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Electric Light Orchestra - Electric Light Orchestra [Aka: No Answer] CD (album) cover


Electric Light Orchestra


Crossover Prog

3.60 | 242 ratings

From, the ultimate progressive rock music website

3 stars When The Move was laid to rest Electric Light Orchestra was born. Jeff Lynne and Roy Wood got on with business but with a slight change in direction. The eclectic but heavy rock of The Move was replaced by a far mor progressive approach which had a strong flavor of The Beatles. I have heard or read that their intention was to take the legacy of The Beatles and revive it, as a sort of covers band but with original material. Did they succeed? Well, there are an abundance of Beatles paraphernalia but that can easily be put aside and instead I hear a highly original band that concentrated on some sort of baroque flavored progressive pop-rock that is both, as a whole, unfocused but very pleasant and listenable. ELO would become megastars, once Wood had left and Lynne shaped things up and brought the ship into waters of his own making. I think that this, the first, album is by far the most interesting and exciting of all ELO albums. That is not to say that it holds their best material, because it doesn't, but the experimentation and oddities found on here is mesmerizing. In many ways the album expresses the early prog movements eclectic side where everything goes and the will, need or urge to explore any and all genres and directions are evident.

The album kicks off with the only track usually included on "Greatest hits" albums of the band, "10538 Overture". The name is grand and pompous, like it ought to be. I hear a lot of the ELO to come in this track. A track that is forceful in a poppy way with a prominent violin. It is a magnificent opener, but really not one of my favorites. "Look at me now is a fine track in it's own right with baroque instrumentation. It's like queen Elizabeth I were to hire some minstrels and demand they play 20th century pop music. The result is not bad at all. A really fine track with som wonderful time changes and stabs of strings.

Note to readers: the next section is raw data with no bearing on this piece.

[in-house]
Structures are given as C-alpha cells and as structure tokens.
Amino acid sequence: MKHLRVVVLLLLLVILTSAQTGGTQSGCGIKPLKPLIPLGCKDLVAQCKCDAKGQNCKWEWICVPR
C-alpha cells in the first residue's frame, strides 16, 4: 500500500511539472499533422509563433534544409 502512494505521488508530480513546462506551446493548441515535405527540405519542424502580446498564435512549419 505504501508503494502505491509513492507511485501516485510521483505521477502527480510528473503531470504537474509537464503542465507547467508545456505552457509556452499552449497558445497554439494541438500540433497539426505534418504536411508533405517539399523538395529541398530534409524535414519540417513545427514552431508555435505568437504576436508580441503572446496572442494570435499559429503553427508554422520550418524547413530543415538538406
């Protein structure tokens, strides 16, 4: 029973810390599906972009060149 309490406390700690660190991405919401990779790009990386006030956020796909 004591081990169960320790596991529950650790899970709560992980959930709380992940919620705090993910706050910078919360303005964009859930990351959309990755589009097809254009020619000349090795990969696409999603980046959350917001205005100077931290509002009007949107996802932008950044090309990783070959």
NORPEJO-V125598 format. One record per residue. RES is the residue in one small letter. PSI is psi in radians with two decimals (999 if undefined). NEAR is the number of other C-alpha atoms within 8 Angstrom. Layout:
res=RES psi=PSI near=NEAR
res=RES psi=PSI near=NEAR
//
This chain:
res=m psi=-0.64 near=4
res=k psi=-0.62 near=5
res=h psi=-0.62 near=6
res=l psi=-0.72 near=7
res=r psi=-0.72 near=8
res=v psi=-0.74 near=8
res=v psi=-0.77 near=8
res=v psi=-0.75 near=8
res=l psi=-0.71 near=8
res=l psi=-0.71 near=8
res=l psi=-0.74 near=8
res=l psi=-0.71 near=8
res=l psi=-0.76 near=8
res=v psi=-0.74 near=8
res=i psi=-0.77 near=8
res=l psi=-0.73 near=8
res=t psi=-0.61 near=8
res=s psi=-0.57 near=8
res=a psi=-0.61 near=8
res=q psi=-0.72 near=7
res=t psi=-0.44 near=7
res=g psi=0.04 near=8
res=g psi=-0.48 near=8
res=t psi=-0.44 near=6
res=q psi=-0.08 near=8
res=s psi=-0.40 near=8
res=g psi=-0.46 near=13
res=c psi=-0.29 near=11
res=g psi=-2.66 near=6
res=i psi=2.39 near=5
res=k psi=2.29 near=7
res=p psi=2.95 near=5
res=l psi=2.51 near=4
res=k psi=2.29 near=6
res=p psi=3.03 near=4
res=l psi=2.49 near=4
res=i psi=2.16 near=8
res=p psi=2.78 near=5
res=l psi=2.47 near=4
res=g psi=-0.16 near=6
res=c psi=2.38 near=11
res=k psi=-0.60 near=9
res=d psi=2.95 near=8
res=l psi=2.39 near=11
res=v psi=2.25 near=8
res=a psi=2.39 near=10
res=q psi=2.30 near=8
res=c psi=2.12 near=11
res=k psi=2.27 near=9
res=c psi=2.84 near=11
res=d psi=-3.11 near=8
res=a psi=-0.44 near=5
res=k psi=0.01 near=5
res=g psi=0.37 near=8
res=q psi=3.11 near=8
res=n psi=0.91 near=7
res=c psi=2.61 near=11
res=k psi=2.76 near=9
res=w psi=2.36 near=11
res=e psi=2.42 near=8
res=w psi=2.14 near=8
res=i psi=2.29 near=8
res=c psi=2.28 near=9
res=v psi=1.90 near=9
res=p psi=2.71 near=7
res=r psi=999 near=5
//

The first really amazing track is the dancehall-esque "Nellie takes her bow", blending the popular music of the early 20th century with all the ingredients of early prog. A weird, off-beat section with brass and string instruments that goes off the wall. The melody is amazing and I love this track to bits. It is perfect in every way. Dramatic, surprising and pushes the boundaries a bit. There are remnants of The Move on here but to me that is only the great finishing touch to a perfectly constructed prog song, laced with pop and classical music.

Another favorite, though of totally different reasons, is "The battle of Marston Moor". The English Civil War is a period in history that is fascinating, with a king being decapitated and Cromwell on his high horses. The track opens up with a dramatic spoken intro before a forceful and (a bit) strange instrumental section tells the story of, I suppose, the battle itself. It is really not one of prog's finest hour but still it manages to do the job and offer a baroquely progressive moment in time that is quite unique. You could argue that this is as close to the likes of Gentle Giant and Gnidrolog ELO would come and maybe that is a fair point to make.

"First movement" is a great little instrumental of which there is little to say other than it's nice. "Mr. Radio" once again harkens back to times gone by and evokes images of the 30's and 40's popular music, laced with a bit of The Beatles and wrapped up in Lynne's vision of music. "Manhattan rumble" is sort of avant garde, but only slightly. Interesting piece and surely one of the more proggier of the album, along with "Battle of Marston Moor" and "Nellie takes her bow". The track "Queen of the hours" is more in the pop direction but with a slight Kinks-ish touch. Great track. The ending "Whisper in the night" is a beautiful way to end an album of a wonderfully disjointed character.

To conclude I would say that this is not the ELO one is accustomed to, so do not expect to hear the carefully recorded studio albums of years to come. What you get is a moment in time, a photograph of the infancy of ELO. The raw product, the rough sound and heartwarming vision is unique in the discography and offers so much more. I am a fan of ELO through the years but this is my favorite album. I adore everything on it but still I cannot say that it is an essential album in any sense. If you like ELO and want to explore their humble beginnings, do have a listen, but as far as prog goes there are other, better albums. Having said that I'll give it three stars but add that my love of the album holds no limits.

GruvanDahlman | 3/5 |


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